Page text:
NEWPORT, Ky. -- This week was the end of an era for the Newport Aquarium: One of its most iconic animals -- and certainly the oldest -- died Tuesday.
Thunder, an alligator snapping turtle, had been with the aquarium since it opened in 1999. She was estimated to be 150 years old.
She was rescued from a seafood market in Louisiana in the late 1990s because of her size (she weighed 150 pounds when she died); Thunder went to a Missouri farm before arriving at the Newport Aquarium for its opening. She spent most of her time near Gator Alley and Canyon Falls.
A necropsy, or animal autopsy, has already been performed, but her cause of death won't be known for several weeks, according to the aquarium.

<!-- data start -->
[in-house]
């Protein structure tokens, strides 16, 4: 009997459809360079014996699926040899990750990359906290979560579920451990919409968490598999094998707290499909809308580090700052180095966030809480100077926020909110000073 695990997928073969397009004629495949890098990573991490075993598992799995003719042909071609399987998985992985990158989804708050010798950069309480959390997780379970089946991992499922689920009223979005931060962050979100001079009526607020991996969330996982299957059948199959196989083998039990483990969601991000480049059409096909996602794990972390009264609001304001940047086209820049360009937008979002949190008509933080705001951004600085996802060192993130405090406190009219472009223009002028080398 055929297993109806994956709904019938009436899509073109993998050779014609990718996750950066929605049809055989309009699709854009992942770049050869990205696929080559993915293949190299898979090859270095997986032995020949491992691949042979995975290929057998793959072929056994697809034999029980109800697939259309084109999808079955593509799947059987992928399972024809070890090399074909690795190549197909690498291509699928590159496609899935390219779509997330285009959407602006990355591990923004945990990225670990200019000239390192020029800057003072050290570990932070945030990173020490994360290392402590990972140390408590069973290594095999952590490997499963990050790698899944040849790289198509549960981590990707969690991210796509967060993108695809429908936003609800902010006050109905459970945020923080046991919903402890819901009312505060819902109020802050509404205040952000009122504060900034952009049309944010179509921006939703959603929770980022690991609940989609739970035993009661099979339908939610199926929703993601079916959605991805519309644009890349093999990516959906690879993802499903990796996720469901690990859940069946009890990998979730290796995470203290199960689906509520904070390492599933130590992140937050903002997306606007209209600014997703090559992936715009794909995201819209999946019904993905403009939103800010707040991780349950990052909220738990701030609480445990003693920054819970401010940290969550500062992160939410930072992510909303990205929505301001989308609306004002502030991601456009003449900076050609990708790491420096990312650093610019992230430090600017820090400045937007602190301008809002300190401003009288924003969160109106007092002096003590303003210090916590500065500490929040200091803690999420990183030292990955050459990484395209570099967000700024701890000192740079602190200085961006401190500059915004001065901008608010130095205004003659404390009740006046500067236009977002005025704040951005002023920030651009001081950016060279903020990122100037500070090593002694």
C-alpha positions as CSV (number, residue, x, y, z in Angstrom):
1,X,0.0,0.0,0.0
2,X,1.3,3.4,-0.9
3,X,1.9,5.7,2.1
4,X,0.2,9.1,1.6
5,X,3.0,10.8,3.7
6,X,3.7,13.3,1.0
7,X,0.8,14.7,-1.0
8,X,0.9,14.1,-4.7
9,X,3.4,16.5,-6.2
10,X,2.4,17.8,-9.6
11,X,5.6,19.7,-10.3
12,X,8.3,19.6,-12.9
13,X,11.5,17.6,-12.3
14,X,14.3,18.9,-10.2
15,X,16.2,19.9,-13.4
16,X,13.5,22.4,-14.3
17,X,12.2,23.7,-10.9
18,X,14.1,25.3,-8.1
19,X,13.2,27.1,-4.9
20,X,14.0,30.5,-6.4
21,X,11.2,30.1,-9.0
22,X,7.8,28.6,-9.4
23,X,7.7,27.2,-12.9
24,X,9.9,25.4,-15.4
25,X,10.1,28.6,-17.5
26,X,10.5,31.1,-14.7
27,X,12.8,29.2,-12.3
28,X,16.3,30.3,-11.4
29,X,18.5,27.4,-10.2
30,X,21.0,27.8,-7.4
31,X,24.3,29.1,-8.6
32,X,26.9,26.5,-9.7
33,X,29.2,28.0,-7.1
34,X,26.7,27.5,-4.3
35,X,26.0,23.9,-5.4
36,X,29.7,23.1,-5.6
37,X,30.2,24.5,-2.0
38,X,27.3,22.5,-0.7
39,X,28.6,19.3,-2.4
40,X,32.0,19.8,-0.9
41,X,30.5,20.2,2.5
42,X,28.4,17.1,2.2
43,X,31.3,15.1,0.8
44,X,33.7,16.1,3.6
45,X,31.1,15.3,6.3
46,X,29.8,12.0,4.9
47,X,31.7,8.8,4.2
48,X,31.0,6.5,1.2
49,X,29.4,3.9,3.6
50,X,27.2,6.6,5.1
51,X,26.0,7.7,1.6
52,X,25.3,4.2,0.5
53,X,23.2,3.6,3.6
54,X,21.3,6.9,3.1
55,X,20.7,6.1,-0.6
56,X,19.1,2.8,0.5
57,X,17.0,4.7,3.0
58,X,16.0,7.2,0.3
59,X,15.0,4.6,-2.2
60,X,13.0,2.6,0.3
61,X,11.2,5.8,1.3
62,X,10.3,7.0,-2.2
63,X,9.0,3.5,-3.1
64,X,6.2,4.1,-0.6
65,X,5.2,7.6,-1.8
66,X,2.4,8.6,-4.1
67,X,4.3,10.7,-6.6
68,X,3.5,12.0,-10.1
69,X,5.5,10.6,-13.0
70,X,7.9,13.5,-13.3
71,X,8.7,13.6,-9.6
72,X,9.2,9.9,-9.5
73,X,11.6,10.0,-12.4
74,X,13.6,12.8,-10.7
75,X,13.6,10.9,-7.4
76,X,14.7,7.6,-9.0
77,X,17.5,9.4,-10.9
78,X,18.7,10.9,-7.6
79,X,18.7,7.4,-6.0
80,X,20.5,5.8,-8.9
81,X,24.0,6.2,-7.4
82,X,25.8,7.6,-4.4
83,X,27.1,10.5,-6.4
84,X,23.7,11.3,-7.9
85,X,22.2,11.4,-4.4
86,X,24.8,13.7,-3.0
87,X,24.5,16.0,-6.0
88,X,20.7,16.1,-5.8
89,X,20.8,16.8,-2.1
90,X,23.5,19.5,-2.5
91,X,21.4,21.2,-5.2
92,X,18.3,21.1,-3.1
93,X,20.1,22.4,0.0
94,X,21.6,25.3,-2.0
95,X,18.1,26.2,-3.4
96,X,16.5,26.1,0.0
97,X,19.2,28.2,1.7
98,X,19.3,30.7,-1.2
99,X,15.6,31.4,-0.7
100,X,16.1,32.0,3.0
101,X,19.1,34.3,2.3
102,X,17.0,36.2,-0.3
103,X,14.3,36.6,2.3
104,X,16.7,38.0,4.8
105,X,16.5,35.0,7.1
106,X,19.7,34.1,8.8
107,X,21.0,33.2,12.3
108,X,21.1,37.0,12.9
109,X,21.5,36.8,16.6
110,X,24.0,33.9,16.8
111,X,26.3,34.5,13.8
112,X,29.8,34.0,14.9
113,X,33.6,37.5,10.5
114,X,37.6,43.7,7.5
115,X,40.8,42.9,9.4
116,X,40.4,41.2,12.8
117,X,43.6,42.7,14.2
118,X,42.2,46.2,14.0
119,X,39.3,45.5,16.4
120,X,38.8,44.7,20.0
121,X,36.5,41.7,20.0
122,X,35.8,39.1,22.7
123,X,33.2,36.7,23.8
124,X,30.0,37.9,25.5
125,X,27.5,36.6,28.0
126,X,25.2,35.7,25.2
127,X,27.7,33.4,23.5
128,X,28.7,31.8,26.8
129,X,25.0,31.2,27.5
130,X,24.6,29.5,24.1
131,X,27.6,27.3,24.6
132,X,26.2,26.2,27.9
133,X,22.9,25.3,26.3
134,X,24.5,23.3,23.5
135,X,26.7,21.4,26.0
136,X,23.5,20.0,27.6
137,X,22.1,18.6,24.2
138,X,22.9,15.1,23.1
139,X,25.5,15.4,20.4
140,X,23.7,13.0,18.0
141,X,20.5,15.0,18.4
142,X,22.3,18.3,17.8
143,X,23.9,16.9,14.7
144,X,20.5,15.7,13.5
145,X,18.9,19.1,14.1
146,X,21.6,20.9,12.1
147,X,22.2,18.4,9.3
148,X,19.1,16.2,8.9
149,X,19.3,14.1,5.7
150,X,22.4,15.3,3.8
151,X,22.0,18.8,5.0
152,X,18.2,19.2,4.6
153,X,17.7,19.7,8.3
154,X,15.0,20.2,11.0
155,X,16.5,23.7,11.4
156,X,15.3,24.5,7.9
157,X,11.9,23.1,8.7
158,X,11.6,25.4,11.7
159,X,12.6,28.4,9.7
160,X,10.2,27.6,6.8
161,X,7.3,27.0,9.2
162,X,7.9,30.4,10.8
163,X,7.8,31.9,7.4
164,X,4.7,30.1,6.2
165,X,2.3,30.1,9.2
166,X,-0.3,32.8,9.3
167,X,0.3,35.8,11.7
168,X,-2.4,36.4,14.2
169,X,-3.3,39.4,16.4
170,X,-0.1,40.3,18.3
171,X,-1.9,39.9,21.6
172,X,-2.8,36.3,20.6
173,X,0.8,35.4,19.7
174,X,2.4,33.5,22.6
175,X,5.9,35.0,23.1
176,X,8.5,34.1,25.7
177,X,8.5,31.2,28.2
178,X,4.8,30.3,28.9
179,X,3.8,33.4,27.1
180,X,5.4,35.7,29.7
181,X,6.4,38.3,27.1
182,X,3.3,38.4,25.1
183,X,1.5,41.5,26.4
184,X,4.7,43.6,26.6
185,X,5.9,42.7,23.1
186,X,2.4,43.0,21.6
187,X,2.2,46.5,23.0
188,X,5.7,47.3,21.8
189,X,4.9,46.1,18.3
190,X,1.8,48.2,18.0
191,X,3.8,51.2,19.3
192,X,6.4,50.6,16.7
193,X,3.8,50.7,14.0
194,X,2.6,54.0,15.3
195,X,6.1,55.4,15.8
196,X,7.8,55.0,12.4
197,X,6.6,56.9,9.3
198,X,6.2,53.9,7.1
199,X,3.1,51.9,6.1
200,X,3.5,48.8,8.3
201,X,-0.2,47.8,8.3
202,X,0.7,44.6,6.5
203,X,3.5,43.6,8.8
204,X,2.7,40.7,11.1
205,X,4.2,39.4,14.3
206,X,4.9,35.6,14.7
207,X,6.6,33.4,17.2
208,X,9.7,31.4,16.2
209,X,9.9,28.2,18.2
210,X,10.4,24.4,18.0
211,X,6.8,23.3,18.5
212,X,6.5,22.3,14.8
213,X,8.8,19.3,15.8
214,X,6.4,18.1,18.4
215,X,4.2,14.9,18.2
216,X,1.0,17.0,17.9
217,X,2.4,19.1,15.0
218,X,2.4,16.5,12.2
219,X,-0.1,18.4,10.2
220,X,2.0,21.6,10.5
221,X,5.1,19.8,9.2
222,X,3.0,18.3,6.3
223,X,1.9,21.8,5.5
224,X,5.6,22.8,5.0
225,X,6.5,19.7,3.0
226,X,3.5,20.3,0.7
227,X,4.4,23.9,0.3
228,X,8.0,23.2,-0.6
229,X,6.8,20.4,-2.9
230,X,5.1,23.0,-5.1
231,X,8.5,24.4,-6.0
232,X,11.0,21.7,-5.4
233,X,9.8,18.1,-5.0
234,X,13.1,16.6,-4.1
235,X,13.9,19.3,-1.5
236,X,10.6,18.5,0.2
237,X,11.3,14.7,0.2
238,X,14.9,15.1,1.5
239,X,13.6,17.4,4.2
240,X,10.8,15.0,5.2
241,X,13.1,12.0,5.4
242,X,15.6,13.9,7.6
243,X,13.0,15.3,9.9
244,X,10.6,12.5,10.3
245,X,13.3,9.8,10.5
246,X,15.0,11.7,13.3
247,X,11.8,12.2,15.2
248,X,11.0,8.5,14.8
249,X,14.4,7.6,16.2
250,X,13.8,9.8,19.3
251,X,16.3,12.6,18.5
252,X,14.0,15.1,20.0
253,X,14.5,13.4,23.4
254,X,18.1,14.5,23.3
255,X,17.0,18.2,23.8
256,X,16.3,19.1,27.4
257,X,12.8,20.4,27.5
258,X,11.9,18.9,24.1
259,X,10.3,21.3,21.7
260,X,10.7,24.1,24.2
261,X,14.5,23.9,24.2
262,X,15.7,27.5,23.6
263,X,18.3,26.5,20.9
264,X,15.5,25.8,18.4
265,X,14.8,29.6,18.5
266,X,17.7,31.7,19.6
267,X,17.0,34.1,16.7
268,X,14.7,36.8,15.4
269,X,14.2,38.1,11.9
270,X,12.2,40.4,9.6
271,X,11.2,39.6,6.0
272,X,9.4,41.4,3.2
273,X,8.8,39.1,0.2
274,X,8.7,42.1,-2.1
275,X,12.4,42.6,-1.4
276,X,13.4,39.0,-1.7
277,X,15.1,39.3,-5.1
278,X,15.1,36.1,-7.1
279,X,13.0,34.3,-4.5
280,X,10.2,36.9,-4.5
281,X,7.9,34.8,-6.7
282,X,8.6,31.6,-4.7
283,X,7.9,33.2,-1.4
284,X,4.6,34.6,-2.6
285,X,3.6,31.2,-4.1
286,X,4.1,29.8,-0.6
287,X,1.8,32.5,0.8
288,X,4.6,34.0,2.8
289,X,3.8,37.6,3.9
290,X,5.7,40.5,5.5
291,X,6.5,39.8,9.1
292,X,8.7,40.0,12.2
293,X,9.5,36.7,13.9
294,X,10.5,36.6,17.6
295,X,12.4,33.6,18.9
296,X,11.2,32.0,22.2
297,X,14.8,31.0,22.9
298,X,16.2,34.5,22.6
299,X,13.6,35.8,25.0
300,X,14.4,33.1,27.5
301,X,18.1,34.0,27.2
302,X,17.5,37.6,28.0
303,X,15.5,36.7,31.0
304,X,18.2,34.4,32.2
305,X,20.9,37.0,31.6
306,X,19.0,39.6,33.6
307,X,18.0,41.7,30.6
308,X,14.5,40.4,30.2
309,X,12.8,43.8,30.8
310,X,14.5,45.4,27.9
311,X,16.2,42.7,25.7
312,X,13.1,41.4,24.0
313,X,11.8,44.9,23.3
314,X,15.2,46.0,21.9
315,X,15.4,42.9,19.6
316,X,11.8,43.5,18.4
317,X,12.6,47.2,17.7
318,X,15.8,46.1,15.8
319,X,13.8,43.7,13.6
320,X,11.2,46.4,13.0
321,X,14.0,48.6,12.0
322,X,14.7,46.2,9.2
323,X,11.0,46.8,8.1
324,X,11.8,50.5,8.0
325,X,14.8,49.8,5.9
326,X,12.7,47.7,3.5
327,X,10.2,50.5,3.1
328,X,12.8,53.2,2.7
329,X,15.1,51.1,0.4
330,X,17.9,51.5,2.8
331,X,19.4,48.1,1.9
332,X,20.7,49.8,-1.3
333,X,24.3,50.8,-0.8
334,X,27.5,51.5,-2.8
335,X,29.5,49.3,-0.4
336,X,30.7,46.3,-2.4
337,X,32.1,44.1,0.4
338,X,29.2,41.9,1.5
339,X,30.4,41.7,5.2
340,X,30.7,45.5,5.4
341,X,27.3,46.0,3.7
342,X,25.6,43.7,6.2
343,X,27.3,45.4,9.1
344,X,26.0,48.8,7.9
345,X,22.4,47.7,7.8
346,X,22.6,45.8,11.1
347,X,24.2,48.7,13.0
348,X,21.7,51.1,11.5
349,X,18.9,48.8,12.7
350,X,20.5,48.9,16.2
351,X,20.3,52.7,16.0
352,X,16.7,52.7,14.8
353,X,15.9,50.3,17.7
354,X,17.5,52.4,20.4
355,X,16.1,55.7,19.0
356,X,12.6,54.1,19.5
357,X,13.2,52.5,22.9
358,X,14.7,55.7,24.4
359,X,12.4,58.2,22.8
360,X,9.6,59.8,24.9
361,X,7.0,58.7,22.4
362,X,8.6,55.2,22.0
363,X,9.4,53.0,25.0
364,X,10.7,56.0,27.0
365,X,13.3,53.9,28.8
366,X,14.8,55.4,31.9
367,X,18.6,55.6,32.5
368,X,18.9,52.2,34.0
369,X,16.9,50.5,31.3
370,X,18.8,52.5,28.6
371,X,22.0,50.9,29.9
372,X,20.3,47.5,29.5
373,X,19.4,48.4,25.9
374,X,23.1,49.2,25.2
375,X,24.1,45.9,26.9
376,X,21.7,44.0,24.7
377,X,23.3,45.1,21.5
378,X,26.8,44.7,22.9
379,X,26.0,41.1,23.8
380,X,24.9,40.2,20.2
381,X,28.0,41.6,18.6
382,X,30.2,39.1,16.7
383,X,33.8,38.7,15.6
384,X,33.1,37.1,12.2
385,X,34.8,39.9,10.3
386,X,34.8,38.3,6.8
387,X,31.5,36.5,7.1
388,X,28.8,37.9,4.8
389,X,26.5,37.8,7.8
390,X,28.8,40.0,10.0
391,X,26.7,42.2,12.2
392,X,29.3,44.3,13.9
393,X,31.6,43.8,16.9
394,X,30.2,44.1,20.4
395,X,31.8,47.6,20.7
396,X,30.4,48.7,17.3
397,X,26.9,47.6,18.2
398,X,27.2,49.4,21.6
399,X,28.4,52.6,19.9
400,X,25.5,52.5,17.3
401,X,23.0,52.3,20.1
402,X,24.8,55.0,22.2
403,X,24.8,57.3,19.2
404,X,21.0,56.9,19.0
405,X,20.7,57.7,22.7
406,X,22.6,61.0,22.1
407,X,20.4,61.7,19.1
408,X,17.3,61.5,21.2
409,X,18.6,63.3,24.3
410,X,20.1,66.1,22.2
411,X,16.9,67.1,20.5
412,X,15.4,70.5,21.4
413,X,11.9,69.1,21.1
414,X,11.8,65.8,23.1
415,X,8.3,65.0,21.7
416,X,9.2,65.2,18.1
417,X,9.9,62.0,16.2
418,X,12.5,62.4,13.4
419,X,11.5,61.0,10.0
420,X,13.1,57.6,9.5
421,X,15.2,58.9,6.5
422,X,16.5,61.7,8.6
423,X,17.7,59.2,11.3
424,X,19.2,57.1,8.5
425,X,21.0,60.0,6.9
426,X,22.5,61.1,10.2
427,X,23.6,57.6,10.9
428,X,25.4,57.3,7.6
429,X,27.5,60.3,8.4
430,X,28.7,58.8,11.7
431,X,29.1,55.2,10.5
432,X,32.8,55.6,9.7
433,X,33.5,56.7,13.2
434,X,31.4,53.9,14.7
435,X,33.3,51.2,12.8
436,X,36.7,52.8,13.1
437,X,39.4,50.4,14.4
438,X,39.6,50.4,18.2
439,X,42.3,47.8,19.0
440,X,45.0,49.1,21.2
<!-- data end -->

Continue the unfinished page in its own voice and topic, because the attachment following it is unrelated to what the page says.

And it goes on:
Alligator snapping turtles "are sometimes described as dinosaur-like because of their spiky shells and primitive-looking faces," according to the National Wildlife Federation. They typically live between 11 and 45 years in the wild.
A lawsuit filed Wednesday asks a federal court to make the U.S. Fish and Wildlife Service decide whether alligator snapping turtles and eight other species should be declared endangered. The turtles' historic range included the Mississippi River watershed, from Georgia and northwestern Florida to eastern Texas, and as far north as southeast Kansas, southeast Iowa, Illinois and Indiana. It was common in all but extreme north and eastern parts of its range. Now, alligator snapping turtles are likely gone from Iowa, Illinois, Kentucky, Missouri and Tennessee, reduced by an estimated 95 percent over much of its range.